Researchers at The University of Texas M. D. Anderson Cancer Center now have evidence that receptors found on tumors that were believed to function only on the surface of cells can actually switch on genes inside a cells nucleus, thus promoting cancer development in two distinct ways.
They specifically found that HER-2 cell surface receptors, known to promote breast and other cancers when they allow too many growth signals to enter a cell, can actually travel into the nucleus and turn on a variety of genes, including COX-2, which also is associated with carcinogenesis.
The discovery, published in the September issue of the journal Cancer Cell, likely will revolutionize the way scientists think about membrane receptors, says the studys lead author, Mien-Chie Hung, Ph.D., a professor in the Department of Molecular & Cellular Oncology. "For a number of years, researchers have found membrane receptors associated with cancer development in the nucleus of cells, but they believed these were just debris left over from the receptors primary job, which is to shuttle signals into a cell," says Hung. "Here we find that a receptor protein known to be important in one cancer pathway also can enter a cells nucleus to turn on genes associated with a different carcinogenesis pathway," he says. "Proof of the dual nature of these receptors may well change the nature of research associated with them and, possibly, treatment strategy."
Heather Sessions | EurekAlert!
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Researchers from the Institute for Quantum Computing (IQC) at the University of Waterloo led the development of a new extensible wiring technique capable of controlling superconducting quantum bits, representing a significant step towards to the realization of a scalable quantum computer.
"The quantum socket is a wiring method that uses three-dimensional wires based on spring-loaded pins to address individual qubits," said Jeremy Béjanin, a PhD...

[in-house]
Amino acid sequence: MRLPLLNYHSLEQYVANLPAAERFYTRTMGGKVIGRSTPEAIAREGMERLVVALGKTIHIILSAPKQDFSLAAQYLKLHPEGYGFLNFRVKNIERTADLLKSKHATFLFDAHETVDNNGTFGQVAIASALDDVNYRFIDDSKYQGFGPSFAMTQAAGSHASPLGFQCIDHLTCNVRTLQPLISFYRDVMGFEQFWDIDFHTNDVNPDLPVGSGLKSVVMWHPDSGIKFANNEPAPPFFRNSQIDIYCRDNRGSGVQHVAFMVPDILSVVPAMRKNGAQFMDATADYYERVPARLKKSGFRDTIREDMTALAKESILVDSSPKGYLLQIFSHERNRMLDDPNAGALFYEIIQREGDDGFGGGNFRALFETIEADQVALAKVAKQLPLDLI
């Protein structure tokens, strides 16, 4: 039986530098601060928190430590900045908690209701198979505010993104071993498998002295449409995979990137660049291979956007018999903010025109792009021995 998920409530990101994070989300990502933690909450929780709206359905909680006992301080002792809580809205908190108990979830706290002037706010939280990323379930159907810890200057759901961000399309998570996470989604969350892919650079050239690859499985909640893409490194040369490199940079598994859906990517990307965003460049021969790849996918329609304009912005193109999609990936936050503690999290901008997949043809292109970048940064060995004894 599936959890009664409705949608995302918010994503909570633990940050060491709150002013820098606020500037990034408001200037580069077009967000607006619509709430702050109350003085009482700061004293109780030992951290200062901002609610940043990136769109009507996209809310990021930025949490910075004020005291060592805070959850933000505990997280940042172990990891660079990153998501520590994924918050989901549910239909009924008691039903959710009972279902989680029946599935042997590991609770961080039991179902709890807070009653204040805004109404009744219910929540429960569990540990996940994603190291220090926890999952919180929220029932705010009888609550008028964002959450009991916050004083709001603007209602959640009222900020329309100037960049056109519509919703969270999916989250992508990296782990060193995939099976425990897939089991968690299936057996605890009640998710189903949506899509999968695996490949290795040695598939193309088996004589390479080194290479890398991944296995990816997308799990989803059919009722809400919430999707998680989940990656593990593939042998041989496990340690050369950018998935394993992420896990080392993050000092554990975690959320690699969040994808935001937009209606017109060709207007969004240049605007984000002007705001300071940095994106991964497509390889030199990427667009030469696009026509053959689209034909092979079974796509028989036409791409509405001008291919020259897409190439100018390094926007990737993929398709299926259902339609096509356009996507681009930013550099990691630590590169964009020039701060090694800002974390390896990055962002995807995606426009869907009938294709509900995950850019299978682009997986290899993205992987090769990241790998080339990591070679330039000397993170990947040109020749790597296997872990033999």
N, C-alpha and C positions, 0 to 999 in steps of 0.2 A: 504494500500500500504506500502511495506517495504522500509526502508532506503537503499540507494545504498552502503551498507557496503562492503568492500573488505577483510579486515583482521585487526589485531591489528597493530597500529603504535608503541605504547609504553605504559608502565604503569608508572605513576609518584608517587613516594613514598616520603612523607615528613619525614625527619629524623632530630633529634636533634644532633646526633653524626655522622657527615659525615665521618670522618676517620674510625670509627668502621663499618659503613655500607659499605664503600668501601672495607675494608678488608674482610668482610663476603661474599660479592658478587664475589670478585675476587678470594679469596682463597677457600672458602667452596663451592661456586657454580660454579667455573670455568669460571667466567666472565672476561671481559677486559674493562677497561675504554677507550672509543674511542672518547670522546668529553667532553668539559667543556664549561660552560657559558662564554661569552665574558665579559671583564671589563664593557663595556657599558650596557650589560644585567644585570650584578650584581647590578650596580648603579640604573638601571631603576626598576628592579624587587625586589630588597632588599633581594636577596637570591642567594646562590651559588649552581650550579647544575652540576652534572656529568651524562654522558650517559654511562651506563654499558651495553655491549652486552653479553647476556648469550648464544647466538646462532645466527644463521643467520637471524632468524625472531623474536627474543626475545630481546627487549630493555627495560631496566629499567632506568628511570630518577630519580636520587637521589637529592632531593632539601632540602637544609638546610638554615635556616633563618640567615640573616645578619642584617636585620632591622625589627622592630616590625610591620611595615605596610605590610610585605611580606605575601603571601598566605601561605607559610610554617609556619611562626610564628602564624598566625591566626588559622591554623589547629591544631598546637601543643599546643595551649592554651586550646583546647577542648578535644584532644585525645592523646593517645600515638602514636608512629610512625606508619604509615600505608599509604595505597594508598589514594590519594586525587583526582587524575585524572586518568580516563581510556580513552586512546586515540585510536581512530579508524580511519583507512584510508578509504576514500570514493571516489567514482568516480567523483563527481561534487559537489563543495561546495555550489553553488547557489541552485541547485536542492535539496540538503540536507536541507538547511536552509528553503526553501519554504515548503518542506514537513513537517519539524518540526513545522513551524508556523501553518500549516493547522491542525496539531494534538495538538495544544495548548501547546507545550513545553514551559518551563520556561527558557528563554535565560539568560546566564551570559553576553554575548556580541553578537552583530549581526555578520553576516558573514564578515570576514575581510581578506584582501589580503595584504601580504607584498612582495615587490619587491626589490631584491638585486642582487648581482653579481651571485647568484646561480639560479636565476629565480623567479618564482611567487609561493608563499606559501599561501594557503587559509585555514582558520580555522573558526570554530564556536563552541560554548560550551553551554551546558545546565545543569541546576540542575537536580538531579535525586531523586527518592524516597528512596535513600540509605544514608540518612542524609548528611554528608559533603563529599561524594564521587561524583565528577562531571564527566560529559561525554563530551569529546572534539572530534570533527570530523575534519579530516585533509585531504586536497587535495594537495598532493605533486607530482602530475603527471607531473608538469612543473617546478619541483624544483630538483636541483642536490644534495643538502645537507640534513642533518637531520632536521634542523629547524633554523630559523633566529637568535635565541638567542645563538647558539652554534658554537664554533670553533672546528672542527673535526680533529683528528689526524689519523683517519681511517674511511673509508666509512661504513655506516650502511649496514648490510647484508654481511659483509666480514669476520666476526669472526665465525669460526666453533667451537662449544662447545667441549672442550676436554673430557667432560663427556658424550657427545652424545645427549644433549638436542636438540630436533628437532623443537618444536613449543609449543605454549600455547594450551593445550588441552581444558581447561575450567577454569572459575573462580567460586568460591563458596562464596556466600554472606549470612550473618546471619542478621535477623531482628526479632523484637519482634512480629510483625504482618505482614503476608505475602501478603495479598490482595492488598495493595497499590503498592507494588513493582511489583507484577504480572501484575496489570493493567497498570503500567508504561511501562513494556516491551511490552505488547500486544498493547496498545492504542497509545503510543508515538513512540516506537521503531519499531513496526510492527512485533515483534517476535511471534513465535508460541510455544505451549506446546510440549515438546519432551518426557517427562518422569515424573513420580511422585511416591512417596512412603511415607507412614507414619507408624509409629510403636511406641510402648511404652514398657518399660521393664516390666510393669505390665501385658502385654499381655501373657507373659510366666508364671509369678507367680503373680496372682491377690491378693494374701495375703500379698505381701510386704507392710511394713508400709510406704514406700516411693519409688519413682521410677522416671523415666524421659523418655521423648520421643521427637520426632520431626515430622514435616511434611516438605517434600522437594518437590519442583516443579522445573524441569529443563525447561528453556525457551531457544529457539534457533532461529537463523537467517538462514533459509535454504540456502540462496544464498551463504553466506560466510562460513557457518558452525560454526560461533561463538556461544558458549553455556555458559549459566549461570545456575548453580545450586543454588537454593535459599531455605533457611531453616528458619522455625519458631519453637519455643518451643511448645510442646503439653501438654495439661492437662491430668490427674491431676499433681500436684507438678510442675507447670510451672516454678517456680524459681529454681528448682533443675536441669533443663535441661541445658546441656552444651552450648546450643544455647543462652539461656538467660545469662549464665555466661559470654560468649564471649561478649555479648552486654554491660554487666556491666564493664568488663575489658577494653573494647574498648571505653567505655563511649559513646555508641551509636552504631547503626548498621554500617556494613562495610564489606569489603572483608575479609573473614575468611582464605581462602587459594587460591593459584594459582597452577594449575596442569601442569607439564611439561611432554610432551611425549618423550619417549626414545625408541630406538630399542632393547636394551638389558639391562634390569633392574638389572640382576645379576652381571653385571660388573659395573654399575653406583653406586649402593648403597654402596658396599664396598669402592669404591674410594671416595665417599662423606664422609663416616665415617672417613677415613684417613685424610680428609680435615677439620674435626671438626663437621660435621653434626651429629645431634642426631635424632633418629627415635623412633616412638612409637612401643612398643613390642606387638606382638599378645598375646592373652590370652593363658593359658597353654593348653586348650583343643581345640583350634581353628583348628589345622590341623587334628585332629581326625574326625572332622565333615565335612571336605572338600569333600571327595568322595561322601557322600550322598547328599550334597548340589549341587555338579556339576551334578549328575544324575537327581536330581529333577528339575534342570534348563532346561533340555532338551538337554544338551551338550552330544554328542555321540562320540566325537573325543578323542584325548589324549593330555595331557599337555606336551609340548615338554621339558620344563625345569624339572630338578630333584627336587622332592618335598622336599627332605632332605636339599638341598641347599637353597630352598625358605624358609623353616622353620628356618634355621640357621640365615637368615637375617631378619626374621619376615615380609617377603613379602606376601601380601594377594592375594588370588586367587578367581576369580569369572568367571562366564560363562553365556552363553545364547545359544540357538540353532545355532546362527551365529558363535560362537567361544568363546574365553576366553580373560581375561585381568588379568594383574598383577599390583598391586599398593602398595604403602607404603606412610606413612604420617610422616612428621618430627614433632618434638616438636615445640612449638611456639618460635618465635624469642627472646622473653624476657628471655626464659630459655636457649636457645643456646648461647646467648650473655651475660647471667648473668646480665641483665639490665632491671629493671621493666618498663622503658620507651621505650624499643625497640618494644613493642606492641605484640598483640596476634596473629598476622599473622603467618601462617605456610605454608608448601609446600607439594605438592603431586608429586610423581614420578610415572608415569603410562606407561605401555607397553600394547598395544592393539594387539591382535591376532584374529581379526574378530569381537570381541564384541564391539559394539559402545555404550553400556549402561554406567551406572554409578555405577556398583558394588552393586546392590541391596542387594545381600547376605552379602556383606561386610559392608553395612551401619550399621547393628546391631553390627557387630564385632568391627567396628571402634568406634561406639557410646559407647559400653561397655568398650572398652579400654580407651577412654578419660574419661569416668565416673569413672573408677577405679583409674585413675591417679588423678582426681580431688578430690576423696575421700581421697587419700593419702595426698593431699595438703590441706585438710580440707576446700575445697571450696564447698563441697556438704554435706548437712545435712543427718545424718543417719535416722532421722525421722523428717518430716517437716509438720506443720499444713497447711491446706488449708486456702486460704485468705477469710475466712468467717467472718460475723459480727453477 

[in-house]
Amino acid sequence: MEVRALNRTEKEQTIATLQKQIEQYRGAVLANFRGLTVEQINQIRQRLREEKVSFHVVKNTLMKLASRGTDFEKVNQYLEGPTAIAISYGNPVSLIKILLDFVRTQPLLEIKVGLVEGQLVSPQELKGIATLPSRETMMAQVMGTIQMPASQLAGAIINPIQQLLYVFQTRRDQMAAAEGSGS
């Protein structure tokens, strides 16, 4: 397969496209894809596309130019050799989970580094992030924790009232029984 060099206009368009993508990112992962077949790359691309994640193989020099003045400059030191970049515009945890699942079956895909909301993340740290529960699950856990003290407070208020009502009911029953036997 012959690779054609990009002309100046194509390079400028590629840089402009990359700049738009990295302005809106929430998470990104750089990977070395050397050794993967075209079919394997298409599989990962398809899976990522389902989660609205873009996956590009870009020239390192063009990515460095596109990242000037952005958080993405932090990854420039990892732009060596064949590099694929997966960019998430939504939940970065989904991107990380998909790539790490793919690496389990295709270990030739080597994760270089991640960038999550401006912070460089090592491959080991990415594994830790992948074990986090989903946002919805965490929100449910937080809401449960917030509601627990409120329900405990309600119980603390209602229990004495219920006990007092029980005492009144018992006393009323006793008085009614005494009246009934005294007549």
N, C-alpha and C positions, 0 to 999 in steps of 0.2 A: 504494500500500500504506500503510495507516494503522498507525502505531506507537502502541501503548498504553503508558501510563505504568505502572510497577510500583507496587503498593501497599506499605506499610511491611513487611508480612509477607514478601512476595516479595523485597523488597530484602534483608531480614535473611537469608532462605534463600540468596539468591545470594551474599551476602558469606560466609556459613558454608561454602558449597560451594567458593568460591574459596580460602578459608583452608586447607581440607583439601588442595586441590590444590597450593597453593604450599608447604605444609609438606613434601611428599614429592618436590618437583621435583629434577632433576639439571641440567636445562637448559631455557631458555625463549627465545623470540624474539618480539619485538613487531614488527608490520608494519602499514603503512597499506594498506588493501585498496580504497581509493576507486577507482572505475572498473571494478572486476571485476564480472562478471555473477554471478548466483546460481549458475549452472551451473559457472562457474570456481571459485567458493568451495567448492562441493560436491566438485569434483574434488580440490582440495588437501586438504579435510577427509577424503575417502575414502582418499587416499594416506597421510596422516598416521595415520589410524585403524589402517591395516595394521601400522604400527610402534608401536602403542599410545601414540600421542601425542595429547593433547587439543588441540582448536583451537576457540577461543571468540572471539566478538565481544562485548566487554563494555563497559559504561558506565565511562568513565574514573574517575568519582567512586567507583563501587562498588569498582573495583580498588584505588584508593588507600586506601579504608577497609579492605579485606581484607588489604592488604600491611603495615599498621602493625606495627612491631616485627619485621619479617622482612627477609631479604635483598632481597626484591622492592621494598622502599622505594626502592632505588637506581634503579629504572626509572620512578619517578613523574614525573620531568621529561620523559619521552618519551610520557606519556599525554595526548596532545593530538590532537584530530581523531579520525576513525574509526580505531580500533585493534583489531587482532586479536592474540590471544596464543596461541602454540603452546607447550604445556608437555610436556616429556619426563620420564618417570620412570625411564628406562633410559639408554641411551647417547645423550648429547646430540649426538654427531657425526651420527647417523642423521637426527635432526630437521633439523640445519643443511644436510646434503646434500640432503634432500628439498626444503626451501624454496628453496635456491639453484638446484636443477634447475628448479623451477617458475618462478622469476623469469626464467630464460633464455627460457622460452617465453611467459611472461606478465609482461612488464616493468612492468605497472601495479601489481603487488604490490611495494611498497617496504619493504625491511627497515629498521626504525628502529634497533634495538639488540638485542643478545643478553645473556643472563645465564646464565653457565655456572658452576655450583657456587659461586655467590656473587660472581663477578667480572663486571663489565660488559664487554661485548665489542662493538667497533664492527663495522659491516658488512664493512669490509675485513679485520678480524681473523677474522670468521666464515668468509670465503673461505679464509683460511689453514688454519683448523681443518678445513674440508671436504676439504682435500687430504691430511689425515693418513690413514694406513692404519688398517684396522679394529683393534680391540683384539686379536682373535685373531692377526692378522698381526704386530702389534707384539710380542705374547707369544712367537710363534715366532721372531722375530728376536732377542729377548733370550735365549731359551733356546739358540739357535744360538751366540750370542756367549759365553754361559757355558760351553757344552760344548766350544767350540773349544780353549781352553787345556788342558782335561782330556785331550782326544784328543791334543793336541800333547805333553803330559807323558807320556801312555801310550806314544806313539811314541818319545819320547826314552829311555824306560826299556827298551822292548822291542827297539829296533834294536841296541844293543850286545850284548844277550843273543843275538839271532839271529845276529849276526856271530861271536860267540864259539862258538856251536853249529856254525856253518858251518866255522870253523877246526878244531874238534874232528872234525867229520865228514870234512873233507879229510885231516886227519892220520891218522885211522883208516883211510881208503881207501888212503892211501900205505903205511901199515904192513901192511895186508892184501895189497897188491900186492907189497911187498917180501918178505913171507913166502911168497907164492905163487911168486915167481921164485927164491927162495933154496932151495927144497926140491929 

In a paper in Scientific Reports, a research team at Worcester Polytechnic Institute describes a novel light-activated phenomenon that could become the basis for applications as diverse as microscopic robotic grippers and more efficient solar cells.
A research team at Worcester Polytechnic Institute (WPI) has developed a revolutionary, light-activated semiconductor nanocomposite material that can be used...
By forcefully embedding two silicon atoms in a diamond matrix, Sandia researchers have demonstrated for the first time on a single chip all the components needed to create a quantum bridge to link quantum computers together.
"People have already built small quantum computers," says Sandia researcher Ryan Camacho. "Maybe the first useful one won't be a single giant quantum computer...
COMPAMED has become the leading international marketplace for suppliers of medical manufacturing. The trade fair, which takes place every November and is co-located to MEDICA in Dusseldorf, has been steadily growing over the past years and shows that medical technology remains a rapidly growing market.
In 2016, the joint pavilion by the IVAM Microtechnology Network, the Product Market “High-tech for Medical Devices”, will be located in Hall 8a again and will...
'Ferroelectric' materials can switch between different states of electrical polarization in response to an external electric field. This flexibility means they show promise for many applications, for example in electronic devices and computer memory. Current ferroelectric materials are highly valued for their thermal and chemical stability and rapid electro-mechanical responses, but creating a material that is scalable down to the tiny sizes needed for technologies like silicon-based semiconductors (Si-based CMOS) has proven challenging.
Now, Hiroshi Funakubo and co-workers at the Tokyo Institute of Technology, in collaboration with researchers across Japan, have conducted experiments to...
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21.10.2016 | Materials Sciences